Suri may be the one we  have to watch out for. Kids whose parents cycle in and out of too many relationships have a higher chance of getting divorced themselves; they also have a lower chance of getting through college and face a whole bunch of other unfortunate life outcomes. Some of this, though, is connected to poverty. If all of the fine legal minds that will be pressed into service on the Cruise-Holmes divorce case do their job responsibly, Suri shouldn’t have to worry about that.

Read more:

Success in Parenting — Avoiding the Happiness and Self-Esteem Traps

July 7, 2012

Ellen Galinsky, Huffington Post

The Aspen Ideas Festival (AIF) is designed as a marketplace of “ideas of consequence.” Its purpose, according to Kitty Boone, Director of AIF, is “to bring leaders, problem solvers, deep thinkers and enthused champions to inspire us to imagine the possible for change and progress.”

Thus, it is notable that this year, amid subject tracks like Democracy, the Economy, Our Planet, Technology and War and Peace, AIF added a track on “The Child: Raising the 21st Century Child.”

I have always wondered why raising children has been viewed primarily as a “how-to” or less serious subject of inquiry. So the very fact that AIF included a program track devoted to Raising the 21st Century Child is noteworthy in itself.

There was one question woven throughout many sessions on The Child this year that was noteworthy, too: What is success in parenting? What do we and what should we want for our children? That, in fact, was the topic of the session I did with Lori GottliebAmy ChuaLarry Cohen and Erika Christakis.

Is it economic success? A common response was that economic success is absolutely necessary — children need to grow up to be able to support themselves — and family poverty is crippling, creating what Peter Edelman and his colleagues on a panel called “the lost generation,” but this as a goal is not sufficient.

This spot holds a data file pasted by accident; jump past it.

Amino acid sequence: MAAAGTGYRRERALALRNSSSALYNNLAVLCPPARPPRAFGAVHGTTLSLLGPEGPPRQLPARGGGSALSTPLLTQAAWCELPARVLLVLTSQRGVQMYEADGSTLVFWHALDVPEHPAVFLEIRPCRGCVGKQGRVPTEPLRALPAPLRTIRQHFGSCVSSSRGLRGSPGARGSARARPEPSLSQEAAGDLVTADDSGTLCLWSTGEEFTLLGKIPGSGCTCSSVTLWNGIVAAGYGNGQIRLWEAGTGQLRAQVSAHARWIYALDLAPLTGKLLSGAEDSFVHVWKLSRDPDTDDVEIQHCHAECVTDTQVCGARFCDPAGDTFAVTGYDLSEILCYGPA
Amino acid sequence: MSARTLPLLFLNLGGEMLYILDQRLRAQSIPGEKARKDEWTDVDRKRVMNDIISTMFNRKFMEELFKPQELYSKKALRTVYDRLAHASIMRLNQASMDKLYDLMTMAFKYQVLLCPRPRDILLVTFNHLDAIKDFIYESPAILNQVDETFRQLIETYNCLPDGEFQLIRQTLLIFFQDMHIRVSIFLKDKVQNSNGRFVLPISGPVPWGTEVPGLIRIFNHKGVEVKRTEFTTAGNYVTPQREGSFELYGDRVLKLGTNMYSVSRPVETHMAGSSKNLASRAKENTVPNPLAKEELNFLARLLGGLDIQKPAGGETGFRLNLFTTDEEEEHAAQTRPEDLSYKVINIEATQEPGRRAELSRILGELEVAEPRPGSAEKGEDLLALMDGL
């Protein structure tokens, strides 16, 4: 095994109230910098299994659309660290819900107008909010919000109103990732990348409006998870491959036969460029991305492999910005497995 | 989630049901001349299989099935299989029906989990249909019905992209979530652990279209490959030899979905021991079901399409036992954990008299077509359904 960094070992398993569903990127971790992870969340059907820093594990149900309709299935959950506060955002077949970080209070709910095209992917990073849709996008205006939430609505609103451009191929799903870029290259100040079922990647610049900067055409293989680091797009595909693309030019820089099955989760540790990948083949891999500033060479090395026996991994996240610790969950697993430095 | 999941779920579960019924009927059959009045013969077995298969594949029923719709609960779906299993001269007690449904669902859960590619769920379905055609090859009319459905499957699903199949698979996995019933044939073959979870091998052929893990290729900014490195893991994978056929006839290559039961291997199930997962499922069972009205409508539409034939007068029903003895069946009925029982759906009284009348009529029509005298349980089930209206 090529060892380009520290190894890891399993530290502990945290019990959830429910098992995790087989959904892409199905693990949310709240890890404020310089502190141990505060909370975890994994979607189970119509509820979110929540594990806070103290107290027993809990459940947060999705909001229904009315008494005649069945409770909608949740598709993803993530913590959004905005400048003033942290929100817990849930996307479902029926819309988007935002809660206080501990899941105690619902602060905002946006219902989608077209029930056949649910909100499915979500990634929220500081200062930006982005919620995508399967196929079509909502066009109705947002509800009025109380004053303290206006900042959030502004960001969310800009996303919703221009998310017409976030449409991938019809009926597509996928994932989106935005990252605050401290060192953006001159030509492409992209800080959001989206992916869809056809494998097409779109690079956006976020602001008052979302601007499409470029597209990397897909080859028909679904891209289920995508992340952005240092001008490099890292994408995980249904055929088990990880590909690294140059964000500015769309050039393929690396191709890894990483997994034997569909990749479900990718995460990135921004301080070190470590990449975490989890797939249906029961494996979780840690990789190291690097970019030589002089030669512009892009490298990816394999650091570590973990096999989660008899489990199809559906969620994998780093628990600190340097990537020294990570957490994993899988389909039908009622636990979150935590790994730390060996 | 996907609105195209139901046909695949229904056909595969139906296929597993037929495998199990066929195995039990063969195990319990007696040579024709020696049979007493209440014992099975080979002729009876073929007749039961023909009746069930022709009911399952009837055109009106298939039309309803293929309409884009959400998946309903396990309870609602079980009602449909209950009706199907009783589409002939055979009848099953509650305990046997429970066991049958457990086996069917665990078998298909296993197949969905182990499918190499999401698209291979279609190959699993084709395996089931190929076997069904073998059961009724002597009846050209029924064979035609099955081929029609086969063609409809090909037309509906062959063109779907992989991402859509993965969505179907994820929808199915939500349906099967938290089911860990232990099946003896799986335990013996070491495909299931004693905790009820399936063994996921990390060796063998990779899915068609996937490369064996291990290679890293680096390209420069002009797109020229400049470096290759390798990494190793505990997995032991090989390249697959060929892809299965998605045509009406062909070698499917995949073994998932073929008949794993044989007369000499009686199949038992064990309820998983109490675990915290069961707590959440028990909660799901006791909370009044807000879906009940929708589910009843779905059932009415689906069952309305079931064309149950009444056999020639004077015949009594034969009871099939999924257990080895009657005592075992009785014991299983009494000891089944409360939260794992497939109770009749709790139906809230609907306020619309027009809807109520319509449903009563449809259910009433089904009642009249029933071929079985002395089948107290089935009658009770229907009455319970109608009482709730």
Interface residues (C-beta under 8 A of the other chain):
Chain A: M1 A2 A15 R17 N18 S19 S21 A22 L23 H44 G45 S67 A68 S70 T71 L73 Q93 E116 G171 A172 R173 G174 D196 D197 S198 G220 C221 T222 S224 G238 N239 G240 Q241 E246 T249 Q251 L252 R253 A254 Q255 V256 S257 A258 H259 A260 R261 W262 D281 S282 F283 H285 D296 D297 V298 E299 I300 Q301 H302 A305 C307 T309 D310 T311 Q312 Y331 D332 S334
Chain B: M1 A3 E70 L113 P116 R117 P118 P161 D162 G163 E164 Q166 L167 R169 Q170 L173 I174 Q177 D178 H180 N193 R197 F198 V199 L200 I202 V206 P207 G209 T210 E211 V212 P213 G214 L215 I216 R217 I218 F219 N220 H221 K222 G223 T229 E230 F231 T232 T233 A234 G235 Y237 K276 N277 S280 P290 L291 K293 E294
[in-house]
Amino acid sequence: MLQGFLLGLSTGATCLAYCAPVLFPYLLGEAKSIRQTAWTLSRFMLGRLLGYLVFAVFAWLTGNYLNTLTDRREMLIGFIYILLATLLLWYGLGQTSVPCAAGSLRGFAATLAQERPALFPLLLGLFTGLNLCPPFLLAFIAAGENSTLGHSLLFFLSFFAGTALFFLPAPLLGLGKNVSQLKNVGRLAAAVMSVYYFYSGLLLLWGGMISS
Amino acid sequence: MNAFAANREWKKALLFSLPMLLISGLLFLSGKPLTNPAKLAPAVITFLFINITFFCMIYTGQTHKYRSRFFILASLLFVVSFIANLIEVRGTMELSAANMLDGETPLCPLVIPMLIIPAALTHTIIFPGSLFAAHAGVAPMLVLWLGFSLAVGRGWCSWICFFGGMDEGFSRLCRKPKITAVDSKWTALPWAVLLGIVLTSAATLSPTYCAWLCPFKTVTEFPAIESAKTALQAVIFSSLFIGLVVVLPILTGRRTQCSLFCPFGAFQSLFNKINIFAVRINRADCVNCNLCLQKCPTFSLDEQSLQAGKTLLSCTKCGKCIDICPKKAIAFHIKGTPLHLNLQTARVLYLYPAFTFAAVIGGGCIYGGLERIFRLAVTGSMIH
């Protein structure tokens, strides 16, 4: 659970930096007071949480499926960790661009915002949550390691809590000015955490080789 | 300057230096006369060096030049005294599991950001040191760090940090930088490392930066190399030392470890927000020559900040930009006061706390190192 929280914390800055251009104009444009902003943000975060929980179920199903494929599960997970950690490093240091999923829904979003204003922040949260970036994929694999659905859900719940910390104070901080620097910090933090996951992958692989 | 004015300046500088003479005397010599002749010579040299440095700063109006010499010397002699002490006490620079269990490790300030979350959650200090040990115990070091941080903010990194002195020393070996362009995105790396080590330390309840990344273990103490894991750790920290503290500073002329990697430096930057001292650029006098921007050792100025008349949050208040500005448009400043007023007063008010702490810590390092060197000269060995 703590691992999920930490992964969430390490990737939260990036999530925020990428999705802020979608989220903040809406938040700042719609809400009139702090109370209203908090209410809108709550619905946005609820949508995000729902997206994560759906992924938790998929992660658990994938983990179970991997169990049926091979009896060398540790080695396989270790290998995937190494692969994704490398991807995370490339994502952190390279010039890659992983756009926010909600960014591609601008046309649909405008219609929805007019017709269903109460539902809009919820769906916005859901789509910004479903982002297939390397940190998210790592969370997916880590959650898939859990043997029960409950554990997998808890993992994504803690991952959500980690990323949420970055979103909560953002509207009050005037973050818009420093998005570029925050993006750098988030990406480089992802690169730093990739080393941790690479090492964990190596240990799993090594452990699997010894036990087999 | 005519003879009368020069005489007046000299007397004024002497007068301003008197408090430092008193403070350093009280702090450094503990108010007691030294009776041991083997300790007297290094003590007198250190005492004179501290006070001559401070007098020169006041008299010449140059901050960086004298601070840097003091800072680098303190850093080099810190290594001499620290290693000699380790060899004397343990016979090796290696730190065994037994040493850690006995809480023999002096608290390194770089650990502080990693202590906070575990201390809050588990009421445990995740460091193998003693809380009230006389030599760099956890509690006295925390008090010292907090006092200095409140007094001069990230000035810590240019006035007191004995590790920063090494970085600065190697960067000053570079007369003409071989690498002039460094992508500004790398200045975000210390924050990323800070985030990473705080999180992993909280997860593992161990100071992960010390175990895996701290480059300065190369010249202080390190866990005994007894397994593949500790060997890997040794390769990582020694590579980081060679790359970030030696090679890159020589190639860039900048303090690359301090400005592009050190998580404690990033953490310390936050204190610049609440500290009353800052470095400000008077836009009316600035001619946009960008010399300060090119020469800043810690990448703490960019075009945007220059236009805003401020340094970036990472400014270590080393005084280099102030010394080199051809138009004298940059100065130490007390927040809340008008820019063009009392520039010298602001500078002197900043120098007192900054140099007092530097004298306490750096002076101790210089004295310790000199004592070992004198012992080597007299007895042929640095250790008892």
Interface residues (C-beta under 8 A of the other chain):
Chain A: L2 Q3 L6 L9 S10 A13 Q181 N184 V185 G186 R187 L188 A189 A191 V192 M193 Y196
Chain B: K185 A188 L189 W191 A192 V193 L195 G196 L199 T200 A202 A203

Is it status success? Status success was described as going to the “right” schools and having the “right” jobs. A popular response was to beware of adults imposing a narrow view of success on their children or imposing their own insecurities.

If there was a consistent response to the overall question of what constitutes success in parenting, it was that we shouldn’t shield children from making mistakes or if they do, think that the adults in their lives will jump in to rescue them and fix things. Katie Couric told the story of a graduate of the Darden School of Business at the University of Virginia who took his mother on a job interview. And Erika Christakis told of a student at Harvard emailing a professorto say that he hadn’t been aware of an assignment that was due imminently and asking the professor what “WE” were going to do to resolve this situation.

Adults — teachers and parents — need to help children understand that making mistakes is a normal part of learning. And when children make mistakes, they need to learn what Paul Tough and others call the character trait of “grit;” that is, trying hard even when experiencing failure. I call the same characteristic a social, emotional and cognitive life skill, the skill of “taking on challenges.”